KNOTWEED in 2022: How does Subzero affect Windows and Adobe?
Microsoft’s security team found a zero day Windows vulnerability that allowed hackers to escalate their privileges in conjunction with an RCE (Remote Code Execution) vulnerability in Adobe Reader. These vulnerabilities were part of a chained effort where the threat actors packaged the exploits into PDF documents that the attackers delivered via email.
The Windows vulnerability (CVE-2022-22047) was used with activation context issues, allowing attackers to craft assembled manifests to create malicious activation contexts and cache for arbitrary processes. KNOTWEED also used the vulnerability to steer clear of sandboxes and achieve system-level code execution.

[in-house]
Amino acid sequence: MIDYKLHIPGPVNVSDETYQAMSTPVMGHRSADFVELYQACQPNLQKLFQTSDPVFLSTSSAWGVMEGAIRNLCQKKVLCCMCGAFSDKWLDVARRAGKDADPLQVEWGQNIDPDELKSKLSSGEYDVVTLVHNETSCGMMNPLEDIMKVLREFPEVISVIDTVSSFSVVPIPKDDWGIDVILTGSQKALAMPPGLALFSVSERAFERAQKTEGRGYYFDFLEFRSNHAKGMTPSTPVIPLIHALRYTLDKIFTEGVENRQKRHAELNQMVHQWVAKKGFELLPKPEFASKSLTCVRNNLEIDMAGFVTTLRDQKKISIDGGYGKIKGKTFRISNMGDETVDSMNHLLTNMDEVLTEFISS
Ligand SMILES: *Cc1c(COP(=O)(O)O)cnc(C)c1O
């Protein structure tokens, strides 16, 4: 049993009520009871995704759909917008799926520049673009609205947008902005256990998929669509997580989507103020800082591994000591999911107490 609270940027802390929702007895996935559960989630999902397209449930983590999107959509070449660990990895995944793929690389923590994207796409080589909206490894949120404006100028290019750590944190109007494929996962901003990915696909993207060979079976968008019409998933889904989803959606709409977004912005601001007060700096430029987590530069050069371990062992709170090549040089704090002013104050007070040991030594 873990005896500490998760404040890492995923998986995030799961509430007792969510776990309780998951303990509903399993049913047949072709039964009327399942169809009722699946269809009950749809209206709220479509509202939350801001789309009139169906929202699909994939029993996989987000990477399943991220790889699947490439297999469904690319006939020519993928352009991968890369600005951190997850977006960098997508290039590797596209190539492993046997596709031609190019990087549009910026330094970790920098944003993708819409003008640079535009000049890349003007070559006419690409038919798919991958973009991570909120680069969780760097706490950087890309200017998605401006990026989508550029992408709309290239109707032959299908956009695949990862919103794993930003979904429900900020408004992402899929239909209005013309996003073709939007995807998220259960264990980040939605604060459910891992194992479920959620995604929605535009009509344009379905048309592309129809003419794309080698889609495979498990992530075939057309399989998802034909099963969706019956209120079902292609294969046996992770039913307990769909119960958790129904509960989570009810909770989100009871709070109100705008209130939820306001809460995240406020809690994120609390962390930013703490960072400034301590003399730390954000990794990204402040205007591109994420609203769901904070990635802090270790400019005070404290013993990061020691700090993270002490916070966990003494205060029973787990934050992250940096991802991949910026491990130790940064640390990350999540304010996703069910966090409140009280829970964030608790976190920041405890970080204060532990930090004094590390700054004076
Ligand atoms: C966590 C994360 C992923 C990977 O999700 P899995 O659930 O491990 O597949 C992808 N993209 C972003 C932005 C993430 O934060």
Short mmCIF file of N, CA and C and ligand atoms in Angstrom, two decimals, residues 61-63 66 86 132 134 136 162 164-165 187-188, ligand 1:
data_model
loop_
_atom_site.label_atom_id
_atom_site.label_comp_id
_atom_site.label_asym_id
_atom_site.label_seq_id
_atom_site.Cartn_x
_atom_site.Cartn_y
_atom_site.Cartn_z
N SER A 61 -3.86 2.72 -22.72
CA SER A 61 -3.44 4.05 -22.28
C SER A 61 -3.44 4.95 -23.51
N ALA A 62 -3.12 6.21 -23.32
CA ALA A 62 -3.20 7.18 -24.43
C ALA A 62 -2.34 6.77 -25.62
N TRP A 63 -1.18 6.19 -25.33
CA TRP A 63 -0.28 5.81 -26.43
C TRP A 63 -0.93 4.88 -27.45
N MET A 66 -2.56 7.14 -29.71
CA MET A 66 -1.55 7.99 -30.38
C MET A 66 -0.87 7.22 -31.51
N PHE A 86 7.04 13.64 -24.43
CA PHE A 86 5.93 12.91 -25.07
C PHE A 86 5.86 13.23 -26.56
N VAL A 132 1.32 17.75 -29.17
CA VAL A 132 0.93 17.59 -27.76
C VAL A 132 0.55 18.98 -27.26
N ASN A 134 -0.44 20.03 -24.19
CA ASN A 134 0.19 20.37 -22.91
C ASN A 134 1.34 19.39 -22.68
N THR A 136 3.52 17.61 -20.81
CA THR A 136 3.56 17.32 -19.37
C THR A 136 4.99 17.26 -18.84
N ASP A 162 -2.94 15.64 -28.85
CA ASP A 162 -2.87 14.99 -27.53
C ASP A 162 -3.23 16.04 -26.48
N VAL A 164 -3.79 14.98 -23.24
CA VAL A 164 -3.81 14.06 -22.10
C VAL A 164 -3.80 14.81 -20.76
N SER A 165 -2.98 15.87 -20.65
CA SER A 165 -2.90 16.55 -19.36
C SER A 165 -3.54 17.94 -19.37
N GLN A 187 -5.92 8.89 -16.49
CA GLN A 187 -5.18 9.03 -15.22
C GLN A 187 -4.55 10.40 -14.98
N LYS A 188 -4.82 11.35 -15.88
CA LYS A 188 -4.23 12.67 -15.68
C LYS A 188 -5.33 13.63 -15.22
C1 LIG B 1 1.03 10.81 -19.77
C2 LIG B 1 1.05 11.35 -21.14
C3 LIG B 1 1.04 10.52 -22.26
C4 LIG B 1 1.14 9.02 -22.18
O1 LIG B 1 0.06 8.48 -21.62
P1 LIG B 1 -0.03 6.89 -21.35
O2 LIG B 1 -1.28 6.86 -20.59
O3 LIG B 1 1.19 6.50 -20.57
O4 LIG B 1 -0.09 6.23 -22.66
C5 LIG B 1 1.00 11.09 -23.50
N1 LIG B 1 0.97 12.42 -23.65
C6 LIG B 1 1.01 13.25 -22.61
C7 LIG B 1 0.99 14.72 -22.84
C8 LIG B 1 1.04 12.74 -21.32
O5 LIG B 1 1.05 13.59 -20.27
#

This exploit allowed attackers to target system processes by inserting undocumented attributes into created application manifests that led to a malicious DLL file written to the disk from sandboxed Adobe Reader processes. However, Microsoft patched the vulnerability in July 2022.
How to Identify and Protect Against KNOTWEED
Microsoft also outlined various steps that you can take that can mitigate KNOTWEED, including:
- Download the security patch for CVE-2022-22047.
- Update Microsoft Defender to its latest security intelligence update version (Currently 1.371.503.0).
- Change the settings for Excel to stop XLM or VBA macros by ensuring that AMSI (Antimalware Scan Interface) is turned on.
- Enable MFA (Multi-Factor Authentication) to protect all accounts and mitigate the risk of compromised login credentials.
- Review the authentication activity to identify unwanted actors, especially for remote access infrastructure.